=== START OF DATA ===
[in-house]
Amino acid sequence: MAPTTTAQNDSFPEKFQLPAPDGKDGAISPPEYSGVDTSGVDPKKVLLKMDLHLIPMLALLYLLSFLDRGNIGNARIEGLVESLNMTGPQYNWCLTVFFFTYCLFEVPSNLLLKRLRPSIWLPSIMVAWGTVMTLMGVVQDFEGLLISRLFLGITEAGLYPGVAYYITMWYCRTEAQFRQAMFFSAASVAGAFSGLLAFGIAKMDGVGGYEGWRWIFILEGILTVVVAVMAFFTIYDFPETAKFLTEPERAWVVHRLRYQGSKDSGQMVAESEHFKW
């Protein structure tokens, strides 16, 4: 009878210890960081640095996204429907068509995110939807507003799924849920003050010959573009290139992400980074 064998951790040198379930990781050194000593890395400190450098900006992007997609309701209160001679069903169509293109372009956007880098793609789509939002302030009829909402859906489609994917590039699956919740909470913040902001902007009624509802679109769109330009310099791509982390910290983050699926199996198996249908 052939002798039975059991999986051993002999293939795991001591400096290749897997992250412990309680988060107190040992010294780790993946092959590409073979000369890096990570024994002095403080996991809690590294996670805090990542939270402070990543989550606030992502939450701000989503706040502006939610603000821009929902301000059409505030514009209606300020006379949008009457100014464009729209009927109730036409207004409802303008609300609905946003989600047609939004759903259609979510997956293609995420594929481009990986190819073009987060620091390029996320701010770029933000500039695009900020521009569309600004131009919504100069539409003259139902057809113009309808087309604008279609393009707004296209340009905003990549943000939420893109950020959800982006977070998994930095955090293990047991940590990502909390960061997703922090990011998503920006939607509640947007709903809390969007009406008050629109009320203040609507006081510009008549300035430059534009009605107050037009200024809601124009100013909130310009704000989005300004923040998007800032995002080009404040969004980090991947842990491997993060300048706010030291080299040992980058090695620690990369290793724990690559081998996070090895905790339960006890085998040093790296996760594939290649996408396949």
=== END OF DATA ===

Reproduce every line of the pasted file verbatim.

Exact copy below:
[in-house]
Amino acid sequence: MAPTTTAQNDSFPEKFQLPAPDGKDGAISPPEYSGVDTSGVDPKKVLLKMDLHLIPMLALLYLLSFLDRGNIGNARIEGLVESLNMTGPQYNWCLTVFFFTYCLFEVPSNLLLKRLRPSIWLPSIMVAWGTVMTLMGVVQDFEGLLISRLFLGITEAGLYPGVAYYITMWYCRTEAQFRQAMFFSAASVAGAFSGLLAFGIAKMDGVGGYEGWRWIFILEGILTVVVAVMAFFTIYDFPETAKFLTEPERAWVVHRLRYQGSKDSGQMVAESEHFKW
């Protein structure tokens, strides 16, 4: 009878210890960081640095996204429907068509995110939807507003799924849920003050010959573009290139992400980074 064998951790040198379930990781050194000593890395400190450098900006992007997609309701209160001679069903169509293109372009956007880098793609789509939002302030009829909402859906489609994917590039699956919740909470913040902001902007009624509802679109769109330009310099791509982390910290983050699926199996198996249908 052939002798039975059991999986051993002999293939795991001591400096290749897997992250412990309680988060107190040992010294780790993946092959590409073979000369890096990570024994002095403080996991809690590294996670805090990542939270402070990543989550606030992502939450701000989503706040502006939610603000821009929902301000059409505030514009209606300020006379949008009457100014464009729209009927109730036409207004409802303008609300609905946003989600047609939004759903259609979510997956293609995420594929481009990986190819073009987060620091390029996320701010770029933000500039695009900020521009569309600004131009919504100069539409003259139902057809113009309808087309604008279609393009707004296209340009905003990549943000939420893109950020959800982006977070998994930095955090293990047991940590990502909390960061997703922090990011998503920006939607509640947007709903809390969007009406008050629109009320203040609507006081510009008549300035430059534009009605107050037009200024809601124009100013909130310009704000989005300004923040998007800032995002080009404040969004980090991947842990491997993060300048706010030291080299040992980058090695620690990369290793724990690559081998996070090895905790339960006890085998040093790296996760594939290649996408396949």